This is the government’s grand educational uplift plan—in lieu of investing in content enhancement and structural support—it has decided to bring madrassh students into the mainstream whilst setting up their avenue of employment. And with 3.5 million of them, their future prospects are a just concern for the government, but their future must not be secured at the cost of jeopardising everyone else’s. Per SNC requirements, if every school employs even 2 madrassah graduates as Qaris then that is an estimated 520,000 jobs. This would also grant the madrassah graduates significant influence on the education sector as they would make up roughly a third of the 1.72 million school teachers. This influence over the education of young minds is worrying when it is held by madrassah graduates, as many madrassahs have been identified as hotbeds of radicalism, sectarianism and militancy. One cannot help but feel there is larger game afoot. That of control over ideology and the national discourse.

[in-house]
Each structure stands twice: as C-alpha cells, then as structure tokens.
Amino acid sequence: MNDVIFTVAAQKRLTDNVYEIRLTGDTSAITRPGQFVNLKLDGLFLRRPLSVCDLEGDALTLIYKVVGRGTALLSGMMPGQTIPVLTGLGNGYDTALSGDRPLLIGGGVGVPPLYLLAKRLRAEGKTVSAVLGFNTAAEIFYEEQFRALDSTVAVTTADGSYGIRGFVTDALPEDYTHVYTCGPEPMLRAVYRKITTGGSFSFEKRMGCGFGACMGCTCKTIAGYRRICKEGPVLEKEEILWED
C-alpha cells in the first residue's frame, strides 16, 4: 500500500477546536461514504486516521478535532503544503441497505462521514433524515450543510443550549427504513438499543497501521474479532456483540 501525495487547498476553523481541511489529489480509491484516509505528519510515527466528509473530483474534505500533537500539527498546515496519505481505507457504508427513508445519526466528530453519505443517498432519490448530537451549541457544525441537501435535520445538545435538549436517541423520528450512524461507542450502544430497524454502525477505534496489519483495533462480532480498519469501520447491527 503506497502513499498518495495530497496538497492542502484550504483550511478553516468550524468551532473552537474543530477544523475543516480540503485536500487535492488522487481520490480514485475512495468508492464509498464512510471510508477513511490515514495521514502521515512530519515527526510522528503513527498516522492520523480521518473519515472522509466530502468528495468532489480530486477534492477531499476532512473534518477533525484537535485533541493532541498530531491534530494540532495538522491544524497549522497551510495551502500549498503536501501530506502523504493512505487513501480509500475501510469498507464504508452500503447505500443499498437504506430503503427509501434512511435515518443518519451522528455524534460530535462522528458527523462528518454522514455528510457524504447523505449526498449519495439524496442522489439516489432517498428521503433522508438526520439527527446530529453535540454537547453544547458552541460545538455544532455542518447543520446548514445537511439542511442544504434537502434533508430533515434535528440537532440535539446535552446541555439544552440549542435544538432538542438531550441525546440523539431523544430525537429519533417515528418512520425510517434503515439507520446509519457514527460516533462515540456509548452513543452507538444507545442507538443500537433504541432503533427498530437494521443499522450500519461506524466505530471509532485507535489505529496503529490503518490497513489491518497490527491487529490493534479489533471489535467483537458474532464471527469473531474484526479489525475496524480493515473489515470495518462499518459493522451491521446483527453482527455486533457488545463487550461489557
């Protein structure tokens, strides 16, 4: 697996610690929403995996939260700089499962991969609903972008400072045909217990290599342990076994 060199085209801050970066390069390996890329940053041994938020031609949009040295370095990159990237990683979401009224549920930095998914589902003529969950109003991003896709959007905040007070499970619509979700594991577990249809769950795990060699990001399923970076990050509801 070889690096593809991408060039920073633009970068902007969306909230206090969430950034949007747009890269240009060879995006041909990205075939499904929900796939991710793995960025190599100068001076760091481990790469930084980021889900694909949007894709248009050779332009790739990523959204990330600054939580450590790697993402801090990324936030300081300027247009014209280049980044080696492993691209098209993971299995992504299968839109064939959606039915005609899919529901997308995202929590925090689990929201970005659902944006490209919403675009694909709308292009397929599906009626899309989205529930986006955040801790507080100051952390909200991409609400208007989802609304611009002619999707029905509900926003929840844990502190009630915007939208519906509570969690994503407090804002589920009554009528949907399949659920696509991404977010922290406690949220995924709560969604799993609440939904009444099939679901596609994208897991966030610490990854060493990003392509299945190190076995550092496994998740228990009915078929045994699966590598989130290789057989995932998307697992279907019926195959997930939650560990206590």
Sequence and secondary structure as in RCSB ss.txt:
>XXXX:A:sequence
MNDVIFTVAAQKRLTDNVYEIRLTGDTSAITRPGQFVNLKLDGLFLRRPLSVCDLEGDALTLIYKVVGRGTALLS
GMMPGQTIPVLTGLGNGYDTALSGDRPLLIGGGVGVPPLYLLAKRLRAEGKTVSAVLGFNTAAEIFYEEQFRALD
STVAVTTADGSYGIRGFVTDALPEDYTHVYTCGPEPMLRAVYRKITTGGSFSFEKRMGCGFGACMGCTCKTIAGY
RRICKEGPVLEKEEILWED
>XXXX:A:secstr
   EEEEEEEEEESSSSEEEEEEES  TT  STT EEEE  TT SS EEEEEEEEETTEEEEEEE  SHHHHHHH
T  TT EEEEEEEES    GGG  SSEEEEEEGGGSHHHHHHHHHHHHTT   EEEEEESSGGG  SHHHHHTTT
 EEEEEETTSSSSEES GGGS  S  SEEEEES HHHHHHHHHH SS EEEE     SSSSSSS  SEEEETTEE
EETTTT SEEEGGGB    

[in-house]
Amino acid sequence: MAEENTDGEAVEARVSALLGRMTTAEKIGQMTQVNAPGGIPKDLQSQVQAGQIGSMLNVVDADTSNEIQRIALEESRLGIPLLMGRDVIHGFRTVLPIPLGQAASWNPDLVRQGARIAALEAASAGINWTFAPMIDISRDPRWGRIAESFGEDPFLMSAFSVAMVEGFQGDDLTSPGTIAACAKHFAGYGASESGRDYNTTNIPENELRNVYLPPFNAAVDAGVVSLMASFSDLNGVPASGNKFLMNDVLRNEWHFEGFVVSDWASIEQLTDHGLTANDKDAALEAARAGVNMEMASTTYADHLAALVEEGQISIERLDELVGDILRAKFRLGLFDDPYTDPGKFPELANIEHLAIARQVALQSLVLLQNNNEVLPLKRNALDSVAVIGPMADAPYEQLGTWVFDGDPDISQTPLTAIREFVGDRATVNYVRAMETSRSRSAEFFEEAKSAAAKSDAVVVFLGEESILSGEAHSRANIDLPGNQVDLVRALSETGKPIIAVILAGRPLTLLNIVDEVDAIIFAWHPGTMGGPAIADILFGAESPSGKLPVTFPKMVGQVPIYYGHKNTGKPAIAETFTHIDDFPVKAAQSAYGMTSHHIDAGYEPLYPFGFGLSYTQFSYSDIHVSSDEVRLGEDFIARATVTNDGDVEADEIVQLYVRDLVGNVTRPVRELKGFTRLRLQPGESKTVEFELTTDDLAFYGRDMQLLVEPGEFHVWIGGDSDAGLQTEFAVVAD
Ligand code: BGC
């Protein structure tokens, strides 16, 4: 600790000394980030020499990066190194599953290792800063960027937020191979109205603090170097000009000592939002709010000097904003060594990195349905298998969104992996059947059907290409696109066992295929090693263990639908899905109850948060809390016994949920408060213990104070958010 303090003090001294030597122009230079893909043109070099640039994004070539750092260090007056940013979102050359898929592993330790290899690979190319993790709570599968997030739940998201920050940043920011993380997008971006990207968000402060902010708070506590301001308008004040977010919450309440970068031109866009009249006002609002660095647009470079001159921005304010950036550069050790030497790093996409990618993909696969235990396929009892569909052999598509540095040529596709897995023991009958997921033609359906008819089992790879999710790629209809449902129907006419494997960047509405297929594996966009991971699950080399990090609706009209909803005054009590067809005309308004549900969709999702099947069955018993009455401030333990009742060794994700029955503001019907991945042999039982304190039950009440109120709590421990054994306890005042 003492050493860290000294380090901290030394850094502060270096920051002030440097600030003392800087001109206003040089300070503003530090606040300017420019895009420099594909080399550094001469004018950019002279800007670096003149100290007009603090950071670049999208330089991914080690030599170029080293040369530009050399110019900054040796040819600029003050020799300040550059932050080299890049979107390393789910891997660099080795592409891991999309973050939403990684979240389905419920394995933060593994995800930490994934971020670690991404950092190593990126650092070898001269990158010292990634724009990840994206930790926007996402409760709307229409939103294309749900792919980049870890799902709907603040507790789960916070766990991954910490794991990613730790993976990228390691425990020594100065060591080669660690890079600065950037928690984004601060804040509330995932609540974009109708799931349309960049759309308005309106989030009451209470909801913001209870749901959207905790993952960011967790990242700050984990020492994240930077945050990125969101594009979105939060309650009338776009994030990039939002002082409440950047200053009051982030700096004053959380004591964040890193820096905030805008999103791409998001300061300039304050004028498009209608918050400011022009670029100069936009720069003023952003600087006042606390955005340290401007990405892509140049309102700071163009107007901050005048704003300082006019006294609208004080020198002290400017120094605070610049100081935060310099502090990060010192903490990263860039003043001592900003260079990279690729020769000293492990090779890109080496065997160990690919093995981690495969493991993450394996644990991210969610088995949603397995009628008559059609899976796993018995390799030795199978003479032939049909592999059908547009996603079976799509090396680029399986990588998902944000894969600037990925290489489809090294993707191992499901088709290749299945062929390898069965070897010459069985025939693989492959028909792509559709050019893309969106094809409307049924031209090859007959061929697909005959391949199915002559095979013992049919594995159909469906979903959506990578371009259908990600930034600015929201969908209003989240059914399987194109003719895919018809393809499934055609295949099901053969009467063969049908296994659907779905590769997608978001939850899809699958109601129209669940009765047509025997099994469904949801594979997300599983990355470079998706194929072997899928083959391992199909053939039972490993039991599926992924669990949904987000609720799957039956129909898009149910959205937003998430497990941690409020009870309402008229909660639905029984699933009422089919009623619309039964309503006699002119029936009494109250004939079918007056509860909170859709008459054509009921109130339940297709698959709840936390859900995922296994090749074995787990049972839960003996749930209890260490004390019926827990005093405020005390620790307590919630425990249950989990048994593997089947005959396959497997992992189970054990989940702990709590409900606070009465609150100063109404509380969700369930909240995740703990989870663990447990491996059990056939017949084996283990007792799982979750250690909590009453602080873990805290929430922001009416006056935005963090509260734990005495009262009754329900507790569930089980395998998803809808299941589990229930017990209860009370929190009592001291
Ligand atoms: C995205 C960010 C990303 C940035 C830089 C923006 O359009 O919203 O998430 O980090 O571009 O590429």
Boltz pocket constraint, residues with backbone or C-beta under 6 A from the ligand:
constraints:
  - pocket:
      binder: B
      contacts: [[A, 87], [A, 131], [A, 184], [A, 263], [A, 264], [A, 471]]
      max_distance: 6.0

After the 18th amendment, education has become a provincial subject. The authority to make curriculums rests with the provincial governments and the federal government is actually overstepping its bounds by dictating a SNC. If the government is able to curry favour with the madrassah group by providing them with jobs— largely paid for from the national exchequer as the majority of schools in Pakistan are public schools— then it can also exert ideological control over the provinces and the youth by way of these people. The SNC is a major boost for Madrassahs and their graduates, because the madrassah’s will get teachers for contemporary subjects (also paid for by the government) and their students have a guaranteed path to employment. But, for everyone else the SNC is as hollow as the promise of Naya Pakistan turned out to be. The SNC will lead to the madrassah-fication of schools, along with being a nightmare to implement as the government has no clear plans on how to achieve universal adoption of their program. It will also drag down the standards of the few schools that provide a decent education by forcing them to adhere to an outdated curriculum. The SNC needs to be reinterpreted as a minimum standard of education so that no child falls below it, and the government should invest in solving the problems already plaguing the sector such as ghost teachers, outdated course content, and run down schools. At present education spending is a measly 2.3% of the GDP. Yet, because it is easier to roll out a uniform curriculum than to spend substantially to truly have a uniform education system—where everyone has access to the same level of education—the government chose to roll out the SNC.